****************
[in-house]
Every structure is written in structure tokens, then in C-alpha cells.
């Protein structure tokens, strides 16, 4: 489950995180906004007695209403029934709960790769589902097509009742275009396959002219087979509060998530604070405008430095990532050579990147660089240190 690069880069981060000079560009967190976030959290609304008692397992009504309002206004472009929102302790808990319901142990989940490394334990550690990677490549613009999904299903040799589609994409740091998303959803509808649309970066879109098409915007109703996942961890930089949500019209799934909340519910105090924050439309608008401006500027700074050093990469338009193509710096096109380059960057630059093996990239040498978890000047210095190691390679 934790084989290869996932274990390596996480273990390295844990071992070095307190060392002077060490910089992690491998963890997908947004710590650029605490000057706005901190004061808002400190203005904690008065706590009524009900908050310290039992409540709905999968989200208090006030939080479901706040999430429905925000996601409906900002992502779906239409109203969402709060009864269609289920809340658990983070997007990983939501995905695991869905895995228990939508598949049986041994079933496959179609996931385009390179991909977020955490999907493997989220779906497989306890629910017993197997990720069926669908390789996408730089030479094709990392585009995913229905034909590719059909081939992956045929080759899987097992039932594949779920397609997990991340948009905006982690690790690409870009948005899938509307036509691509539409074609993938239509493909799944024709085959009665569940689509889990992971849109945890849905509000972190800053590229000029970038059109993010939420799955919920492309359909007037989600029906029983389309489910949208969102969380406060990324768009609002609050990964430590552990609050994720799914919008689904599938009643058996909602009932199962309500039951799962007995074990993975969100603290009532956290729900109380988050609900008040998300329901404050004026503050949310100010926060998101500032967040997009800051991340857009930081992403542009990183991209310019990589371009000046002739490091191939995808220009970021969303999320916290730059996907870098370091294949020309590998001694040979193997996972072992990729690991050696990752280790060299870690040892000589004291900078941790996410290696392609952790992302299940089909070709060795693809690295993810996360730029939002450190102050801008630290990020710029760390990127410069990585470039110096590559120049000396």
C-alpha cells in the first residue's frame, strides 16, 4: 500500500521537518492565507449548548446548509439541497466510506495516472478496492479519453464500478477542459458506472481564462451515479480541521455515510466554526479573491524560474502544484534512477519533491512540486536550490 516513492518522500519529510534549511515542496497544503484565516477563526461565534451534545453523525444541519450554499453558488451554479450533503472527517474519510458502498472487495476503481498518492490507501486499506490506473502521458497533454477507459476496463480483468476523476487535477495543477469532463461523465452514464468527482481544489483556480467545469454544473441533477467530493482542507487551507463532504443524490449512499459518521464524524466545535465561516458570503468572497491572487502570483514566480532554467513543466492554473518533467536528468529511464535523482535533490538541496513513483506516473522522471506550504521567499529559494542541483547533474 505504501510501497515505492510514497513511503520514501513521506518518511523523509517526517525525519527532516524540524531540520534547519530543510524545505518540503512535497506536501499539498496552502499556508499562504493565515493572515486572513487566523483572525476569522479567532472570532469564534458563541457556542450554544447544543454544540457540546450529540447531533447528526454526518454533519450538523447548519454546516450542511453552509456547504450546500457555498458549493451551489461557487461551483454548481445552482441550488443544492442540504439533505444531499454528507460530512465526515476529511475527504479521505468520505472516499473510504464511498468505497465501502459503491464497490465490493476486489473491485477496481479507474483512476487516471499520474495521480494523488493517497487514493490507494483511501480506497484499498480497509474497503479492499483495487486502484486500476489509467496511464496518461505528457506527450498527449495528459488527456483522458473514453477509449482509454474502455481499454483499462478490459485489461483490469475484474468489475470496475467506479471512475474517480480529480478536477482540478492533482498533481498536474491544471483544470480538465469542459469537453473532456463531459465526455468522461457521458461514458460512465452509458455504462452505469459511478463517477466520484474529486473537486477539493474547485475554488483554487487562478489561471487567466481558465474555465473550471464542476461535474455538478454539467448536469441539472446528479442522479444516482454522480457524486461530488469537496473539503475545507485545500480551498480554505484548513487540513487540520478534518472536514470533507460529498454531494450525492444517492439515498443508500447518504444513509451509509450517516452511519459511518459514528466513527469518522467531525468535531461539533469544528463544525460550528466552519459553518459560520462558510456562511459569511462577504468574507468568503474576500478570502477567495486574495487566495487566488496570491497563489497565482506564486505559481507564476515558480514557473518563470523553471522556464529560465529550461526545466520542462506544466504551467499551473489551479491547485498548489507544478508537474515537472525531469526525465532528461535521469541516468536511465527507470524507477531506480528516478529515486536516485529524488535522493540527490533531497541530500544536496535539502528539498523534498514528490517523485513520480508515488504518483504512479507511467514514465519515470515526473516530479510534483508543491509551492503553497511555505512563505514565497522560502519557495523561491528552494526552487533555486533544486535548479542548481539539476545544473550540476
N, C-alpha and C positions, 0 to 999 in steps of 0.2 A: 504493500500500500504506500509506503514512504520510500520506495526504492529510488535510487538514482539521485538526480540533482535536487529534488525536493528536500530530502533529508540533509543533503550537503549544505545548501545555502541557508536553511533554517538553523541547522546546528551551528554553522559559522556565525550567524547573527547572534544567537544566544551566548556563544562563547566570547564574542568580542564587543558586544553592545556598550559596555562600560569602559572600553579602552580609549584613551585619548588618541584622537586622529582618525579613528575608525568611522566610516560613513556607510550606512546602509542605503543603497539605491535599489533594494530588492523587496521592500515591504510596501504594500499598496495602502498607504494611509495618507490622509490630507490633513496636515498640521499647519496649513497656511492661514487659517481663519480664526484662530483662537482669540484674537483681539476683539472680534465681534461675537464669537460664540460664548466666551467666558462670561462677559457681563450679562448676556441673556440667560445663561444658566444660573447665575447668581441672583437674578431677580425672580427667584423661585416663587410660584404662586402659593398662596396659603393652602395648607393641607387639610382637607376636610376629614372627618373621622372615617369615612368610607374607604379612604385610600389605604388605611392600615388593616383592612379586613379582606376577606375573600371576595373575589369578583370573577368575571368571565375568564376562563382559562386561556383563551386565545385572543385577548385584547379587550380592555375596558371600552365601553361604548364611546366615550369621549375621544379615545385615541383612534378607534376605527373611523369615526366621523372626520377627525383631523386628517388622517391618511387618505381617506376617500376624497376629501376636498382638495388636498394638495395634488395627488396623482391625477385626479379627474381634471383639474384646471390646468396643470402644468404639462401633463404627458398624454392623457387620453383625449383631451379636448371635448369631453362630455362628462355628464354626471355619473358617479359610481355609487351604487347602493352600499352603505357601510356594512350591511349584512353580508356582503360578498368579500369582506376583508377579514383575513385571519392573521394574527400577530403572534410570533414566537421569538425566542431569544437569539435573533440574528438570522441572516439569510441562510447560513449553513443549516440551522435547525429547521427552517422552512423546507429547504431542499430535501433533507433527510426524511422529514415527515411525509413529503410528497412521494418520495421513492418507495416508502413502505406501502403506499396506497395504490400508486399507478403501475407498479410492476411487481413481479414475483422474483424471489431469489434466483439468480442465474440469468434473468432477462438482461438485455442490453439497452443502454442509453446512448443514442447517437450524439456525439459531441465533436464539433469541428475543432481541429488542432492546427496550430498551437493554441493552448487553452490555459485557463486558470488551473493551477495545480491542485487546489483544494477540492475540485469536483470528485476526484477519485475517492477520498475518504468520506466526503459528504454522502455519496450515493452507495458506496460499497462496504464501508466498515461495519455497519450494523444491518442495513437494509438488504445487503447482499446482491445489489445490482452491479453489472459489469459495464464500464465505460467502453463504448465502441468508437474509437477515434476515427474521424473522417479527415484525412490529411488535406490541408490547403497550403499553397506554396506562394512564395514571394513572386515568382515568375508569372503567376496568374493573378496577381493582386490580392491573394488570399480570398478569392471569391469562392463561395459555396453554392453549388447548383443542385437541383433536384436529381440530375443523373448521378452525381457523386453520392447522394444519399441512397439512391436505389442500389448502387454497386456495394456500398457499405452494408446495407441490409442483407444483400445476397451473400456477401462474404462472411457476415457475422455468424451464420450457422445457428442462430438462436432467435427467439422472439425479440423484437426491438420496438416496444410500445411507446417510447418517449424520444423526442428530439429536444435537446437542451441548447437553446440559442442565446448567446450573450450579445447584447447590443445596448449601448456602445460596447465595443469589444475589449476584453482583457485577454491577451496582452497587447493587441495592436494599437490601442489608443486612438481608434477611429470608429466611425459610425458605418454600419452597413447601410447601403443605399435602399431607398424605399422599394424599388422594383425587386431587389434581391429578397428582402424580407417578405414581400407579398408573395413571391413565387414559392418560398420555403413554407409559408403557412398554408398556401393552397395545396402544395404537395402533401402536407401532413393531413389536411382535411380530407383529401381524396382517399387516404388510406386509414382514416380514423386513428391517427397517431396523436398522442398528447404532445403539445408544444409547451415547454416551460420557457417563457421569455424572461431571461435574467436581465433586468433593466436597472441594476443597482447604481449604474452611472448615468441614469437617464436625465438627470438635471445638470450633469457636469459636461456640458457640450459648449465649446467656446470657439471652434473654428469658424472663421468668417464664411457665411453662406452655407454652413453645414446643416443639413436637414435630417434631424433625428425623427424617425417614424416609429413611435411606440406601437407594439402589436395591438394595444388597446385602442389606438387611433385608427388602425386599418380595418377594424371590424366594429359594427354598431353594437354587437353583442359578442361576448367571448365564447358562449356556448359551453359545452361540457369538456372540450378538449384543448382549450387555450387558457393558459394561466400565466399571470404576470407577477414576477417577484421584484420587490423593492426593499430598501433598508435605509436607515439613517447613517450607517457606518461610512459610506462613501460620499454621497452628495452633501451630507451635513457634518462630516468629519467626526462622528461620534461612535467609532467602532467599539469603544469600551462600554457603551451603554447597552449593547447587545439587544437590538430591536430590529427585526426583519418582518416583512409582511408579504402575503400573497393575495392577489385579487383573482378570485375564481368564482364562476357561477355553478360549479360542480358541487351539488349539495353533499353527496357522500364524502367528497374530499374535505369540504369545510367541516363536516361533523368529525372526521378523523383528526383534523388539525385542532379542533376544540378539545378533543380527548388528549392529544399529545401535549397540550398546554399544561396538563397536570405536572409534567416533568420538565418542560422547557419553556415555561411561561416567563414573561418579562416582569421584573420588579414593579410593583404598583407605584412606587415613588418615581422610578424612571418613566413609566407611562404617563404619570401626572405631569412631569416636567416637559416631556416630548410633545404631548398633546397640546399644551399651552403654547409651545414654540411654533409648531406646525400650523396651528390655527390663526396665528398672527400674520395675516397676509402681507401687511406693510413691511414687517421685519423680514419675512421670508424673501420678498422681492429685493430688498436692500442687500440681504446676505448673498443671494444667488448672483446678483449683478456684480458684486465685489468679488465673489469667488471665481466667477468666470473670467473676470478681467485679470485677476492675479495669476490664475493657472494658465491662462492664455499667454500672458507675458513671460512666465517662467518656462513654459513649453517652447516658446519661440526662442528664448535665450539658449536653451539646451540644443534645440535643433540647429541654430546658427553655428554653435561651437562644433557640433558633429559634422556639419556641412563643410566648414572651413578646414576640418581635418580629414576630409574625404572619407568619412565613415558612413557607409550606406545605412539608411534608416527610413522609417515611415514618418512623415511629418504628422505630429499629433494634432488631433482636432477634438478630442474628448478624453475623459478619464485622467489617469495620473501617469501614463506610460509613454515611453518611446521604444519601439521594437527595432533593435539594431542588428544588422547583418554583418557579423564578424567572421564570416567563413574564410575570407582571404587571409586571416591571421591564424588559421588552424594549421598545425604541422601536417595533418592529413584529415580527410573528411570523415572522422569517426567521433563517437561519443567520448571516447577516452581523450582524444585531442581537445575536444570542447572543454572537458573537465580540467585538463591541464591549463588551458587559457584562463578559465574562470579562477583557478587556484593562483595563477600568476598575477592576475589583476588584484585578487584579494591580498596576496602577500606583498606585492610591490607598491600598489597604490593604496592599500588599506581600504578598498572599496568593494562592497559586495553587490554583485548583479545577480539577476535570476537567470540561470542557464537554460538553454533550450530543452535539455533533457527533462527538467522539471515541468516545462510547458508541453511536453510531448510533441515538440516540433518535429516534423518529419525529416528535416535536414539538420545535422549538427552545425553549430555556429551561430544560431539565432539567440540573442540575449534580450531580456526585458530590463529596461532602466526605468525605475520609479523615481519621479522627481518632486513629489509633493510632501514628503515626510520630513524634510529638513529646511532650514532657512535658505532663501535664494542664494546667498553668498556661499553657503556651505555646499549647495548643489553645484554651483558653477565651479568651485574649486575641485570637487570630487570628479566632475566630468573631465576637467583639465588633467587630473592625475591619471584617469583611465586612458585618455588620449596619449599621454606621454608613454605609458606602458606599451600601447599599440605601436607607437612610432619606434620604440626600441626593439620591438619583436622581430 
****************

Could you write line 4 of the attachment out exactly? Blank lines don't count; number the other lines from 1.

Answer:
C-alpha cells in the first residue's frame, strides 16, 4: 500500500521537518492565507449548548446548509439541497466510506495516472478496492479519453464500478477542459458506472481564462451515479480541521455515510466554526479573491524560474502544484534512477519533491512540486536550490 516513492518522500519529510534549511515542496497544503484565516477563526461565534451534545453523525444541519450554499453558488451554479450533503472527517474519510458502498472487495476503481498518492490507501486499506490506473502521458497533454477507459476496463480483468476523476487535477495543477469532463461523465452514464468527482481544489483556480467545469454544473441533477467530493482542507487551507463532504443524490449512499459518521464524524466545535465561516458570503468572497491572487502570483514566480532554467513543466492554473518533467536528468529511464535523482535533490538541496513513483506516473522522471506550504521567499529559494542541483547533474 505504501510501497515505492510514497513511503520514501513521506518518511523523509517526517525525519527532516524540524531540520534547519530543510524545505518540503512535497506536501499539498496552502499556508499562504493565515493572515486572513487566523483572525476569522479567532472570532469564534458563541457556542450554544447544543454544540457540546450529540447531533447528526454526518454533519450538523447548519454546516450542511453552509456547504450546500457555498458549493451551489461557487461551483454548481445552482441550488443544492442540504439533505444531499454528507460530512465526515476529511475527504479521505468520505472516499473510504464511498468505497465501502459503491464497490465490493476486489473491485477496481479507474483512476487516471499520474495521480494523488493517497487514493490507494483511501480506497484499498480497509474497503479492499483495487486502484486500476489509467496511464496518461505528457506527450498527449495528459488527456483522458473514453477509449482509454474502455481499454483499462478490459485489461483490469475484474468489475470496475467506479471512475474517480480529480478536477482540478492533482498533481498536474491544471483544470480538465469542459469537453473532456463531459465526455468522461457521458461514458460512465452509458455504462452505469459511478463517477466520484474529486473537486477539493474547485475554488483554487487562478489561471487567466481558465474555465473550471464542476461535474455538478454539467448536469441539472446528479442522479444516482454522480457524486461530488469537496473539503475545507485545500480551498480554505484548513487540513487540520478534518472536514470533507460529498454531494450525492444517492439515498443508500447518504444513509451509509450517516452511519459511518459514528466513527469518522467531525468535531461539533469544528463544525460550528466552519459553518459560520462558510456562511459569511462577504468574507468568503474576500478570502477567495486574495487566495487566488496570491497563489497565482506564486505559481507564476515558480514557473518563470523553471522556464529560465529550461526545466520542462506544466504551467499551473489551479491547485498548489507544478508537474515537472525531469526525465532528461535521469541516468536511465527507470524507477531506480528516478529515486536516485529524488535522493540527490533531497541530500544536496535539502528539498523534498514528490517523485513520480508515488504518483504512479507511467514514465519515470515526473516530479510534483508543491509551492503553497511555505512563505514565497522560502519557495523561491528552494526552487533555486533544486535548479542548481539539476545544473550540476